4

I am having problem binding to texture memory a sub-portion of global device memory.

I have a large global device array filled with memory as follows:

double * device_global;

cudaMalloc((void **)&device_global, sizeof(double)*N));

cudaMemcpy(device_global, host, sizeof(double)*N, cudaMemcpyHostToDevice) );

I am running numerous kernels in a for loop.

Each kernel required a small portion (int offset = 100) of device_global which I am binding to a texture through:

cudaBindTexture(0, texRef, device_global, channelDesc, sizeof(double)*10);

However the problem I am facing is that I am unable to use pointer arithmetic to only bind a looping section of device_global via an offset that loops.

I would like to do something like:

cudaBindTexture(0, texRef, device_global+ offsett * i , channelDesc, sizeof(double)*10);

it should be noted that the above approach does work if the offset is set to 0, somehow the pointer arithmetic does not work.

Any help or other guidelines would be much appreciated.

  • IIRC pointer arithmetic is ok, even for device pointers. Did you unbind the texture at the end of the loop? What's the error? – LumpN Mar 30 '11 at 17:07
4

It's a bad practice to pass 0 or NULL as the first argument of cudaBindTexture. CUDA texture binding requires that the pointer to be bound must be aligned. The alignment requirement can be determined by cudaDeviceProp::textureAlignment device property.

cudaBindTexture can bind any device pointer to the texture. If the pointer is not aligned, it returns an offset in bytes from the nearest preceding aligned address in the first argument of cudaBindTexture. If the first argument is NULL, the function call fails.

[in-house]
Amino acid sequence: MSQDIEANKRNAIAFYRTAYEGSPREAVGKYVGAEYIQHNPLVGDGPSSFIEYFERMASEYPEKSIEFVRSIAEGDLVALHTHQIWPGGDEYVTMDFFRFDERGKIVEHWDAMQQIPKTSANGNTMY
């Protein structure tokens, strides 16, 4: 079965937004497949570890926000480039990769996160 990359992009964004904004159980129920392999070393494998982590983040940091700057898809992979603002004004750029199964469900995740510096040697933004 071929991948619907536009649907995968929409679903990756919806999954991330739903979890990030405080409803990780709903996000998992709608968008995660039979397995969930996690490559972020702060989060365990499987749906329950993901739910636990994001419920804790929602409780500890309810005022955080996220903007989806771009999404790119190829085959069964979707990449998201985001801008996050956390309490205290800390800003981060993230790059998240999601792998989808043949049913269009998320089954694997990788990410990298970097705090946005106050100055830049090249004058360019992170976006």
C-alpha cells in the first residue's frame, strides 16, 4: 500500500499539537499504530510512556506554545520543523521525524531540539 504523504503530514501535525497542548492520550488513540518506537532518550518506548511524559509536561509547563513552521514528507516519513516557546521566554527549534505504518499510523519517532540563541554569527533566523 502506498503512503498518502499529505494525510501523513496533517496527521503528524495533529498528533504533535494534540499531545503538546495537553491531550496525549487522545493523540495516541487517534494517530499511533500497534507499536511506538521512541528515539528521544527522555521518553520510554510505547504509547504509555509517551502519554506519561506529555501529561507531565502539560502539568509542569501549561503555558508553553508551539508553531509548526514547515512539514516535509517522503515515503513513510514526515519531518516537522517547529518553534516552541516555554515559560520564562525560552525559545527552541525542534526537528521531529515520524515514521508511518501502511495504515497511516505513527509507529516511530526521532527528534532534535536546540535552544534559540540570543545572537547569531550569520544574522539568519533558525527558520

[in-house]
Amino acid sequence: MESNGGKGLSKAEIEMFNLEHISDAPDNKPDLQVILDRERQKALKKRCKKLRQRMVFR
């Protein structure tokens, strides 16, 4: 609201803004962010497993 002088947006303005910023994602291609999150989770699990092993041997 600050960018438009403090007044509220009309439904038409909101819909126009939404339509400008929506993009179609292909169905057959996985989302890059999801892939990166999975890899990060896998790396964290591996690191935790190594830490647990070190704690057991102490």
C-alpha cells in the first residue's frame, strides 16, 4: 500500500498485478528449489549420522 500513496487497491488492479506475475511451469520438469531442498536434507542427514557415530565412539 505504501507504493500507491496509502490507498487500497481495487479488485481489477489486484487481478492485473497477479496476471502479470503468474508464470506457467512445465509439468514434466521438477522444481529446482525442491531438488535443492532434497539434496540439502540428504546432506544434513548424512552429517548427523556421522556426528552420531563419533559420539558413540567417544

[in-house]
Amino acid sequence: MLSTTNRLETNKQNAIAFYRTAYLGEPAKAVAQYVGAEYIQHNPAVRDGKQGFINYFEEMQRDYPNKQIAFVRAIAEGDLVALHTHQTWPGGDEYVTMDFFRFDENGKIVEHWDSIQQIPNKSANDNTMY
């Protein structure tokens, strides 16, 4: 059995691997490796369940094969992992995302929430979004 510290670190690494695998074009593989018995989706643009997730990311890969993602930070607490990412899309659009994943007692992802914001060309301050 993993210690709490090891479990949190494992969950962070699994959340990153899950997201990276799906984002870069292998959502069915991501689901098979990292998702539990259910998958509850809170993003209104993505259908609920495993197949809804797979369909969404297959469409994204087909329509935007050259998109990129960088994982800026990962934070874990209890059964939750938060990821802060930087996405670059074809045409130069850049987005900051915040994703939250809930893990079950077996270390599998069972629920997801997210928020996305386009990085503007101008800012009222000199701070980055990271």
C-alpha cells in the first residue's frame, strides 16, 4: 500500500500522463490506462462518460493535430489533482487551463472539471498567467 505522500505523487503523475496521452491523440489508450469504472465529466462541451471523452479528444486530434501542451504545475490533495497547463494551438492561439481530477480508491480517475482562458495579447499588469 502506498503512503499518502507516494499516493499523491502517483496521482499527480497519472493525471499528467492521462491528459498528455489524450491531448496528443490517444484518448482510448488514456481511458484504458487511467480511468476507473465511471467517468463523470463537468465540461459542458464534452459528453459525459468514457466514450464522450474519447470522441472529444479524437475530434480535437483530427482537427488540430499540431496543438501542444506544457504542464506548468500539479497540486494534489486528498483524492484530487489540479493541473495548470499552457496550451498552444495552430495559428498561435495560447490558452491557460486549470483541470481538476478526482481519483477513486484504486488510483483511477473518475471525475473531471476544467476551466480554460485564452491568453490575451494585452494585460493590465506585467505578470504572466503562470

Binding should be done as:

size_t texture_offset = 0;
cudaBindTexture(&texture_offset, texRef, device_global+ offsett * i , channelDesc, sizeof(double)*10);
|improve this answer|||||
3

The offset of the Texture Memory must be aligned. You can't bind any portion of the memory only the one that is properly aligned and this is because of how the internal high performance hardware works.

One solution would be to use Pitched Memory and instead of having very small texture have several big ones each starting at an aligned row of the matrix.

I am guessing here but I think that using

sizeof(double)*10

as a datasize for texture memory, takes more to setup the memory itself than to read it.

How big is the total matrix?

|improve this answer|||||
  • to give an indication of scope, let's assume texture memory for each kernel is around 2000 doubles, and the program requires 100 kernel launches (hence the total size of device_global is 100 * 2000). Therefore I wish to bind and unbind with every kernel launch. This also answers the comment by @talonmies. Any other insight or tips much appreciated. – user683994 Mar 30 '11 at 18:25
2

I don't believe it is possible to do what you are trying to do. I suspect there is some behind the scenes address translation that means that if the pointer you pass to the binding call isn't already known to the runtime memory manager and suitably aligned to a page boundary, it won't permit a texture to be bound to the address.

It might be better to bind the whole array to the texture and then pass an indexing offset into each kernel to be used in the texture fetch.

|improve this answer|||||

Your Answer

By clicking “Post Your Answer”, you agree to our terms of service, privacy policy and cookie policy

Not the answer you're looking for? Browse other questions tagged or ask your own question.